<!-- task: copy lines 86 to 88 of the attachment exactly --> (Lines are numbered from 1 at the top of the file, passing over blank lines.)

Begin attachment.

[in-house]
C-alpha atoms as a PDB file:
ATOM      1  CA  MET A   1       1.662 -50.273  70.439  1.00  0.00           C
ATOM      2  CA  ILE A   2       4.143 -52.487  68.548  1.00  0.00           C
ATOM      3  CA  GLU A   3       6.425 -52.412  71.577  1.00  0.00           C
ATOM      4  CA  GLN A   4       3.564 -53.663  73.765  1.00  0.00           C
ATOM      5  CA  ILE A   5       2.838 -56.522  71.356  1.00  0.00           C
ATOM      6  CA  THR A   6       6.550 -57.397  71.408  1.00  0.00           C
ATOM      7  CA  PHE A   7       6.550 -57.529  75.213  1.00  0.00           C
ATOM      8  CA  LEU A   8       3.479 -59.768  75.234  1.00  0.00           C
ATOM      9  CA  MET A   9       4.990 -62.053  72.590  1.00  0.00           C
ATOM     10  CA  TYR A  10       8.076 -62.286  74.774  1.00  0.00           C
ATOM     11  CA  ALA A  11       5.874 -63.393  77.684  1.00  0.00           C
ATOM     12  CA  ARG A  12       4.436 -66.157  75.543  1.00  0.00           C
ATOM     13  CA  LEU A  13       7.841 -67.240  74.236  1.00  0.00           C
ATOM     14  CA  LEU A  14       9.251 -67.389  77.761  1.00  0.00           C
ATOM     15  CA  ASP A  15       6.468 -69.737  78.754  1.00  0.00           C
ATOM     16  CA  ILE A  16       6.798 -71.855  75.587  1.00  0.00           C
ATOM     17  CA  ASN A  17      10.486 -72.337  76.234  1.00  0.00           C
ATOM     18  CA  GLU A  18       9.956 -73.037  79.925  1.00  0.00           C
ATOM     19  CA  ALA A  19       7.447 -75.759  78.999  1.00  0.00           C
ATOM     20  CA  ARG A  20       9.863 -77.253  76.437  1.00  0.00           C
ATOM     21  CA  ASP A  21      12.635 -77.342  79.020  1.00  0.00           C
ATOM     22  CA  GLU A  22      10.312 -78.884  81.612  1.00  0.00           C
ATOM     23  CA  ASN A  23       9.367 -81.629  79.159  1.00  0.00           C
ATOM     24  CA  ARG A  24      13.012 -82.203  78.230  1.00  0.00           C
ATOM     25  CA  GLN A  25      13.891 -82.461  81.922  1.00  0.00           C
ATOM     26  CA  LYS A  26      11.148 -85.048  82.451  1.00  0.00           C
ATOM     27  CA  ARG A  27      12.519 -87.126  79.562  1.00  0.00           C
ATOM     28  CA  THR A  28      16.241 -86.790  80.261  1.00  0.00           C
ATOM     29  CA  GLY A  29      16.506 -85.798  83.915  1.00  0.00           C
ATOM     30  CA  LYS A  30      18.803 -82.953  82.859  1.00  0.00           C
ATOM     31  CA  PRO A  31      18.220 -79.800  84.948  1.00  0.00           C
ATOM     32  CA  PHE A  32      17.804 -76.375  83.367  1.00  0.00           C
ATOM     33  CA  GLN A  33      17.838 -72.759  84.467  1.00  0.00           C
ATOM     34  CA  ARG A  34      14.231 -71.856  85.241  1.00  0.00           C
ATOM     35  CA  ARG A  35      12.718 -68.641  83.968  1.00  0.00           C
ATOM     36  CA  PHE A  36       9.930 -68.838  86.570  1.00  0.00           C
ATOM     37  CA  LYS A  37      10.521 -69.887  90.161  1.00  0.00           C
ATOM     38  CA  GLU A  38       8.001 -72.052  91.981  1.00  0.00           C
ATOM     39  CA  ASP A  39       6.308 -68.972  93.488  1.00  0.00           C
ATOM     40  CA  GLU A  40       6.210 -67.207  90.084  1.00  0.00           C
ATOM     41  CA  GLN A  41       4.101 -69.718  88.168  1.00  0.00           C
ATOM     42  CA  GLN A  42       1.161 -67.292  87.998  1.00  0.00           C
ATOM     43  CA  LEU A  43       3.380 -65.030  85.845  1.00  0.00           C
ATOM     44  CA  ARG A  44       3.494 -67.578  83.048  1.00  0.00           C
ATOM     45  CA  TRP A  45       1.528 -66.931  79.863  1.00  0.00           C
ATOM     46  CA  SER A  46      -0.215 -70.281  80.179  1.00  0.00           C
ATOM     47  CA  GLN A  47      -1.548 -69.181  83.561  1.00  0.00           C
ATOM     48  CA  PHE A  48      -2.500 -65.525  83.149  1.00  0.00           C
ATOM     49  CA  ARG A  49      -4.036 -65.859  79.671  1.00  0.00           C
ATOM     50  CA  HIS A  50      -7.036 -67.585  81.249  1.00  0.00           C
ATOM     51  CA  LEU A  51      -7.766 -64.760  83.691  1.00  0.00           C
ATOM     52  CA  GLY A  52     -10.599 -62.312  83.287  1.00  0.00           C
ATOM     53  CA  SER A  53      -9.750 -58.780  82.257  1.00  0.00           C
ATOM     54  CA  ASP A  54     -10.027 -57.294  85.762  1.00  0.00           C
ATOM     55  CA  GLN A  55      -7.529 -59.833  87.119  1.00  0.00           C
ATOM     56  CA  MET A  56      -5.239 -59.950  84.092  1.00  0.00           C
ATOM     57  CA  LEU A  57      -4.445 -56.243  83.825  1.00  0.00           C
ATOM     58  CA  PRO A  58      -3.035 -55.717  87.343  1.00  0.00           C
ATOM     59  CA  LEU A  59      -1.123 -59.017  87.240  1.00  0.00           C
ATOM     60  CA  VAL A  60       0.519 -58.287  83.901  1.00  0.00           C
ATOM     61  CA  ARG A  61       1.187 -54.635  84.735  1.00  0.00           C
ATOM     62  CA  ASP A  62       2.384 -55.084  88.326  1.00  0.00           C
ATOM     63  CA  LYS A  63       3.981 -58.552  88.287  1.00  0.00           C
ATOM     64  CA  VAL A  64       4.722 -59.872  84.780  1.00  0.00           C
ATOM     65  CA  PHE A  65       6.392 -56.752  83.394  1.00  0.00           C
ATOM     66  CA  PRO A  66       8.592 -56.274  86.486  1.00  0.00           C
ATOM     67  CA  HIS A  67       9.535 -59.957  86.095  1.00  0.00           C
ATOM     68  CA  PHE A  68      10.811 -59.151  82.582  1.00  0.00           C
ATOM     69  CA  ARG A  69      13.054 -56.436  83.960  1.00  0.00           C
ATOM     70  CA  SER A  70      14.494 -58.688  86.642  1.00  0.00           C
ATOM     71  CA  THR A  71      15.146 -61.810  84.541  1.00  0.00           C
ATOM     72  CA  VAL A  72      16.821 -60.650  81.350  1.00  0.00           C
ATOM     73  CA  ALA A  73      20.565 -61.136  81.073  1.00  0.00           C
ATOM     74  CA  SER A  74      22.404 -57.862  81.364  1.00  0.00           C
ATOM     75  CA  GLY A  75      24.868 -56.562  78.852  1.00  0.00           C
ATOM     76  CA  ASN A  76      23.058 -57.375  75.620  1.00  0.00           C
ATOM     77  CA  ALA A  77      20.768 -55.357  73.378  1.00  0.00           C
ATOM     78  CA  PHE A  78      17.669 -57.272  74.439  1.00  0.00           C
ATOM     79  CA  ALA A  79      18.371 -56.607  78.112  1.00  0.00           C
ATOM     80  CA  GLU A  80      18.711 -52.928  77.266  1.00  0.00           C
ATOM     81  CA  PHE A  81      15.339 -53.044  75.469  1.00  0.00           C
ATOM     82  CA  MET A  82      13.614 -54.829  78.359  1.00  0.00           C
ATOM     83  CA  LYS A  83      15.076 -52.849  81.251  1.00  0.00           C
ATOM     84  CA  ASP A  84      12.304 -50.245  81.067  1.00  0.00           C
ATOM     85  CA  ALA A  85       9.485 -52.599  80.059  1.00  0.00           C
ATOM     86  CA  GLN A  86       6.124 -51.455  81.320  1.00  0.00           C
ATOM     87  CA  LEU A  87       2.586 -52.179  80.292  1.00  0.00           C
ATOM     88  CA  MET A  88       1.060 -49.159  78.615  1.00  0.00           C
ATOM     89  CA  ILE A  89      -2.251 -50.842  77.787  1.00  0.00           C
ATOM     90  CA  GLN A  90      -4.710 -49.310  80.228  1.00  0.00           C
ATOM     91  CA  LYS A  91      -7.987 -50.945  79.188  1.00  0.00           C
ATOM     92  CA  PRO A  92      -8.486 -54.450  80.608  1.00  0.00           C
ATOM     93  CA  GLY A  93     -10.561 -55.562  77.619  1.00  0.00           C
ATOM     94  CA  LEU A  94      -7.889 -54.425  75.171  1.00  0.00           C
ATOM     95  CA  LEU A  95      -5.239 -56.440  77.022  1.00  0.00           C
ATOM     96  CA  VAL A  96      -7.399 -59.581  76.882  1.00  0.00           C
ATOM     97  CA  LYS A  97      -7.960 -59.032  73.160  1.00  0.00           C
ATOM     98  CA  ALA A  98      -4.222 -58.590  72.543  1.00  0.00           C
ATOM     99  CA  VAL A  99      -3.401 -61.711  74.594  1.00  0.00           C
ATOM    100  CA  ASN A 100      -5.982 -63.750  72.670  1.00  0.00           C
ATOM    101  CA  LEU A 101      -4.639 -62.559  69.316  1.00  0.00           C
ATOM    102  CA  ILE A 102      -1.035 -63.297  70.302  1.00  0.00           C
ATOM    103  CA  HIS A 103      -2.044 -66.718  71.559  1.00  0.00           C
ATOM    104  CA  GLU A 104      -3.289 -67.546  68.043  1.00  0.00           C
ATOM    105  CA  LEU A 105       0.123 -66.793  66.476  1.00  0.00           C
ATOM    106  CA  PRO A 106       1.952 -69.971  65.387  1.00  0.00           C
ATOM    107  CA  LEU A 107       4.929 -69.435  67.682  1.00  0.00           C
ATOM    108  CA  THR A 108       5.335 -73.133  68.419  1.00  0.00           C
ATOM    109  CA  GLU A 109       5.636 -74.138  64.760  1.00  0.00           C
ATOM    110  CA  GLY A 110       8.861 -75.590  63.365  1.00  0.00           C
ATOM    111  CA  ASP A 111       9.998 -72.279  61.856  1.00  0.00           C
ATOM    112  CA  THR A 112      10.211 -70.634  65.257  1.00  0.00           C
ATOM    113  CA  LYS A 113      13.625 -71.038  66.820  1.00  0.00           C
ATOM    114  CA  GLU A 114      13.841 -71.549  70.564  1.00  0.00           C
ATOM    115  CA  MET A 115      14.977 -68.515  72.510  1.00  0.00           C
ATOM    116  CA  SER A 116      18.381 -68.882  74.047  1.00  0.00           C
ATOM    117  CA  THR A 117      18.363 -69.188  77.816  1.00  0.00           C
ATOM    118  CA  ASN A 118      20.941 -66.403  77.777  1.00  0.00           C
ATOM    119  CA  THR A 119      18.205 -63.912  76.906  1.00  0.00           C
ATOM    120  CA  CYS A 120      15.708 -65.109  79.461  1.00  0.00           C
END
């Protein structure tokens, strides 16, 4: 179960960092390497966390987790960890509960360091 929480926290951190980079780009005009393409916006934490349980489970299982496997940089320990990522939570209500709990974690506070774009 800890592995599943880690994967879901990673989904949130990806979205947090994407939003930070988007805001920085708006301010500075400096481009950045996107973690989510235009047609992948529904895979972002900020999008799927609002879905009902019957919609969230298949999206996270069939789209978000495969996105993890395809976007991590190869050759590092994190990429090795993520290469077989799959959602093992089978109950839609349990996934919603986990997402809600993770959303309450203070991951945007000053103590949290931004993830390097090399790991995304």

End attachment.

ATOM     84  CA  ASP A  84      12.304 -50.245  81.067  1.00  0.00           C
ATOM     85  CA  ALA A  85       9.485 -52.599  80.059  1.00  0.00           C
ATOM     86  CA  GLN A  86       6.124 -51.455  81.320  1.00  0.00           C